And yes, I would appreciate if you could
do that for me. I'd like to give it a try.
 
S

Steve W. Jackson

Andrew Thompson said:
::...
:| If you still find you can use a plist file, I can *try* to put
:eek:ne
:| together, but I've never used the Xcode environment and can't
:testify
:| that it'll be usable.
:
:puh... this is usenet Steve, if it does not
:work I'll 'ask for my money back'. ;-)
:
:And yes, I would appreciate if you could
:do that for me. I'd like to give it a try.
:
:--
:Andrew Thompson
:* http://www.PhySci.org/ PhySci software suite
:* http://www.1point1C.org/ 1.1C - Superluminal!
:* http://www.AThompson.info/andrew/ personal site

OK, I opened XCode for the first time and had it create a new pure Java
application project for me. It's neat in that it automatically gives me
the main class, along with an about box and some basic stuff. And it
lets me specify the JVM version in multiple ways -- for the target app,
and then for the compiler.

The following text is from the actual Info.plist file it built when I
had it build the "JavaSwingApp" program with most of its defaults intact.

<?xml version="1.0" encoding="UTF-8"?>
<!DOCTYPE plist PUBLIC "-//Apple Computer//DTD PLIST 1.0//EN" "http://www.apple.com/DTDs/PropertyList-1.0.dtd">
<plist version="1.0">
<dict>
<key>CFBundleDevelopmentRegion</key>
<string>English</string>
<key>CFBundleExecutable</key>
<string>JavaSwingApp</string>
<key>CFBundleIconFile</key>
<string>JavaSwingApp.icns</string>
<key>CFBundleInfoDictionaryVersion</key>
<string>6.0</string>
<key>CFBundleName</key>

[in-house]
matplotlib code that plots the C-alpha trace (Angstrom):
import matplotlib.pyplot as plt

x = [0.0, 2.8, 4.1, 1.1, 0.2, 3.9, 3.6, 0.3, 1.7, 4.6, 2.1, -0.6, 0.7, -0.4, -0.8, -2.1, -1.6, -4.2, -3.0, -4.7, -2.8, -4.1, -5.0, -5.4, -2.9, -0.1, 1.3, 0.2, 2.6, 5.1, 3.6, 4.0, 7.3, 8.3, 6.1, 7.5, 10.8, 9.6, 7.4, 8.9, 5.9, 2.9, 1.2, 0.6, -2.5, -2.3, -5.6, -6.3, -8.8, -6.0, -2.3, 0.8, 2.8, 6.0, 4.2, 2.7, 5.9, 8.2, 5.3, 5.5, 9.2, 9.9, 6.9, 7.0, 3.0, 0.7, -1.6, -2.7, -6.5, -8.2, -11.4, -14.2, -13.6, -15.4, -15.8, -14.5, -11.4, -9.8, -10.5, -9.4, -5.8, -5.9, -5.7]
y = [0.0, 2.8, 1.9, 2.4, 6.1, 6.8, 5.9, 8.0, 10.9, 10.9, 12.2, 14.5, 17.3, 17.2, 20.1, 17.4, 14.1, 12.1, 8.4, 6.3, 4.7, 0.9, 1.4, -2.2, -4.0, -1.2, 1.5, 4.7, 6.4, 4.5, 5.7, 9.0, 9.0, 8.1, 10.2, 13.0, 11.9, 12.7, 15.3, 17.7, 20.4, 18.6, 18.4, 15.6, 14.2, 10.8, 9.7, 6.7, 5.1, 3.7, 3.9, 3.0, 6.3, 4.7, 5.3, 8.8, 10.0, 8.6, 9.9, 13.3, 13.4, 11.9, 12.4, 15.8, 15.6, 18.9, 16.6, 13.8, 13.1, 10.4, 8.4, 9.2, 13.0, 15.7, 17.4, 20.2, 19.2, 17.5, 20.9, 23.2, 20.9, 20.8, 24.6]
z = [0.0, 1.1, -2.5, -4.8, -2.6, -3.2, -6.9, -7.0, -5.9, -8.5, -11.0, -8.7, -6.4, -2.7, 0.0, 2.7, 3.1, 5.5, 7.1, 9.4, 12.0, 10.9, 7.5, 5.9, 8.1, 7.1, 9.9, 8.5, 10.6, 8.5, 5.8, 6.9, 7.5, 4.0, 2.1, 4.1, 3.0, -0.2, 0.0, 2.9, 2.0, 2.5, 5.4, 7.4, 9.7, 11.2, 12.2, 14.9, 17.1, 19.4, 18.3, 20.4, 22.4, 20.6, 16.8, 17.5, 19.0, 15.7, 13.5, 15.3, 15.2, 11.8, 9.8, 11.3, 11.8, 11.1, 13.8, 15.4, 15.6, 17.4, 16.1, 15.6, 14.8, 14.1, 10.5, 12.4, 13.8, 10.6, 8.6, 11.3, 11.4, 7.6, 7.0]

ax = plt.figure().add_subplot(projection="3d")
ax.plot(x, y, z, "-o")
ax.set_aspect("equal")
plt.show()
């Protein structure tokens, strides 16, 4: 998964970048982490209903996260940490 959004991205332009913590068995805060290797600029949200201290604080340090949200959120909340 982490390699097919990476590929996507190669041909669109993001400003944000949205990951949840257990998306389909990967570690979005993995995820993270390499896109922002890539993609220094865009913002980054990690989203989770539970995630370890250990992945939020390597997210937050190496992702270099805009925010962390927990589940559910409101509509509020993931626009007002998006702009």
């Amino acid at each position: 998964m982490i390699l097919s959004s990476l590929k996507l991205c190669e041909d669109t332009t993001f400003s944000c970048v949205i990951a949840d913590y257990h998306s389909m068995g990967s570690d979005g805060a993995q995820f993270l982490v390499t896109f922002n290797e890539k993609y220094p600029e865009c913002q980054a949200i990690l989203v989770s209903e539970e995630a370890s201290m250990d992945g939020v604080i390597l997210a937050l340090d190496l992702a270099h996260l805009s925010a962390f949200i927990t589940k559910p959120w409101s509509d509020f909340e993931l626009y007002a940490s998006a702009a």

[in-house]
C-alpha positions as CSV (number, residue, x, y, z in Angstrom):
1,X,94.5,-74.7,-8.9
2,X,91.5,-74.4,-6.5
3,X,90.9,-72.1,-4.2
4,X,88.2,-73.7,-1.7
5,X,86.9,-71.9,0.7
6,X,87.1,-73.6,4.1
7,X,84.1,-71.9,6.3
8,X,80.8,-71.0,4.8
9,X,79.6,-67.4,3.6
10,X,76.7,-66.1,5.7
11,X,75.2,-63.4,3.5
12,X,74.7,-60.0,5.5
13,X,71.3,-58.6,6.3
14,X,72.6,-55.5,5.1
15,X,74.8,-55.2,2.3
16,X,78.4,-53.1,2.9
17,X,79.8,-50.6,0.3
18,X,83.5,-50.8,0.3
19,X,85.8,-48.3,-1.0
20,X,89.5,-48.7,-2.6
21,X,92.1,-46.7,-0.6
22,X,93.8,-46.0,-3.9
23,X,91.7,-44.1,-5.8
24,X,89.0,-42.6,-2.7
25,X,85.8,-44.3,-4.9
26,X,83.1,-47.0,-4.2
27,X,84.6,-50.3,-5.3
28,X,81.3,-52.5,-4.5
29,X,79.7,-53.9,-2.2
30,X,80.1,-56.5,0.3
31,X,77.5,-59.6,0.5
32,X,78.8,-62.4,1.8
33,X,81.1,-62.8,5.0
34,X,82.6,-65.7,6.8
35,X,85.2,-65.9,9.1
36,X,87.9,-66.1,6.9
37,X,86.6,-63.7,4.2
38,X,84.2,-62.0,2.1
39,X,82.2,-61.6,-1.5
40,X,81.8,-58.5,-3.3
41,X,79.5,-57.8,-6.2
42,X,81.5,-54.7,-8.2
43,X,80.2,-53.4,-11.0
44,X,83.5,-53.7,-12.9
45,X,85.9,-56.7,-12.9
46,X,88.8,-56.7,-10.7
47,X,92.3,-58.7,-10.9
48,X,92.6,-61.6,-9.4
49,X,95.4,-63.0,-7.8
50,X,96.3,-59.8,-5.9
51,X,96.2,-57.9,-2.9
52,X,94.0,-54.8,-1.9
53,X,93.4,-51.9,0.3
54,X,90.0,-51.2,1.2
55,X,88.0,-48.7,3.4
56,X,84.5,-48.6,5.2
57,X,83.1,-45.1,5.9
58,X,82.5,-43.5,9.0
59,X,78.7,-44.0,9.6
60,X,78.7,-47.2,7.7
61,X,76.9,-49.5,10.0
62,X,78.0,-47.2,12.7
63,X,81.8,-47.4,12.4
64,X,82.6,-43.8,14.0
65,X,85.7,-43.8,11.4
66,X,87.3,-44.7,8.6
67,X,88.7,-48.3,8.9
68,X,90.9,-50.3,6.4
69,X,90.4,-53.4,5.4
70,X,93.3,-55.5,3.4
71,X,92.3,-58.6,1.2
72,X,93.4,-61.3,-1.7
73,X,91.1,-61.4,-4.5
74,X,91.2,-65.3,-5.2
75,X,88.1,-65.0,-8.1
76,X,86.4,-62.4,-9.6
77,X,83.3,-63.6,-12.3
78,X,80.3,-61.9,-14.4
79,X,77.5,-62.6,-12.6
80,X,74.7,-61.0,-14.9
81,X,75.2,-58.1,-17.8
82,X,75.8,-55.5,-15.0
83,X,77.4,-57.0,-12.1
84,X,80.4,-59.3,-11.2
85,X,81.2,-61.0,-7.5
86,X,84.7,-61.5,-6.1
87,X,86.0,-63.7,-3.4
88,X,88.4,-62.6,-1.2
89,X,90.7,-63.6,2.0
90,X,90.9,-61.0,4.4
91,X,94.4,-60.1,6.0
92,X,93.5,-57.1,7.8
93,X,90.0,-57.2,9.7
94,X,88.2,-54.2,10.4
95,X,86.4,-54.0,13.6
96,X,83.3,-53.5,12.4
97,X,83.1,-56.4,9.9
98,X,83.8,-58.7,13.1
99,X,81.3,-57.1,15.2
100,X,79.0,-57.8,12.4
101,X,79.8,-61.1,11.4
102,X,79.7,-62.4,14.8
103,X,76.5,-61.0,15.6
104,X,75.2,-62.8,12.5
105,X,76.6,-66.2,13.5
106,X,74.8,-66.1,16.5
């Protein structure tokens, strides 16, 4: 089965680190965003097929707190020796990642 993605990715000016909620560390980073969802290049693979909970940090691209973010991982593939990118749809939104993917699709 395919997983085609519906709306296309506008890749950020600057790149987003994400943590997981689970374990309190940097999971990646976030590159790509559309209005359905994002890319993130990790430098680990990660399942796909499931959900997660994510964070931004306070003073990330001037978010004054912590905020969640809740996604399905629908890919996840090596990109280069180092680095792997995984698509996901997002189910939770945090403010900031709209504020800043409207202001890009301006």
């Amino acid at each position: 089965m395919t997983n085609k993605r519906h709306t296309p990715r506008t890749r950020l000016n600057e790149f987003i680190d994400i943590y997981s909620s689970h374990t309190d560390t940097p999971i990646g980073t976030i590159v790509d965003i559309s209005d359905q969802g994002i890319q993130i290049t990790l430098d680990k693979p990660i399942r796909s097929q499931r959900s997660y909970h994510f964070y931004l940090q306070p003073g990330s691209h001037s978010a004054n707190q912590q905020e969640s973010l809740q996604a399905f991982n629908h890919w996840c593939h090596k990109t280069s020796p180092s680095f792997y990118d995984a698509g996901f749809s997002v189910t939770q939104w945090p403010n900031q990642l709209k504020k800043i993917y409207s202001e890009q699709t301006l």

<string>JavaSwingApp</string>
<key>CFBundlePackageType</key>
<string>APPL</string>
<key>CFBundleSignature</key>
<string>????</string>
<key>CFBundleVersion</key>
<string>0.1</string>
<key>Java</key>
<dict>
<key>ClassPath</key>
<string>$JAVAROOT/JavaSwingApp.jar</string>
<key>JVMVersion</key>
<string>1.4+</string>
<key>MainClass</key>
<string>JavaSwingApp</string>
<key>Properties</key>
<dict>
<key>apple.laf.useScreenMenuBar</key>
<string>true</string>
</dict>
</dict>
<key>NSJavaNeeded</key>
<string>YES</string>
<key>NSJavaPath</key>
<array>
<string>JavaSwingApp.jar</string>
</array>
<key>NSJavaRoot</key>
<string>Contents/Resources/Java</string>
</dict>
</plist>


You'll note that it's XML, though the specific format is Apple's "plist"
format (property list). If you want to change the target app's JVM
version, you can change that string (from what I gather by the list
offered in the IDE) to 1.3.1, 1.3*, 1.3+, 1.4, 1.4* or 1.4+. Since it's
editable, I could actually type anything there. If I omit that field
(select an empty value), it omits the <key>JVMVersion</key> and the
subordinate <string> tags entirely.

This may or may not be useful unless you also know how to build the
directory structure of a typical OS X application.

= Steve =
 
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A

Andrew Thompson

"Steve W. Jackson" ...
....
| The following text is from the actual Info.plist file it built
when I
| had it build the "JavaSwingApp" program with most of its
defaults intact.
.....
| <array>
| <string>JavaSwingApp.jar</string>
| </array>

I think I may have misunderstood where this
info.plist file goes. I thought it was packaged
_inside_ the jar. The above, combined with..
....
| This may or may not be useful unless you also know how to build
the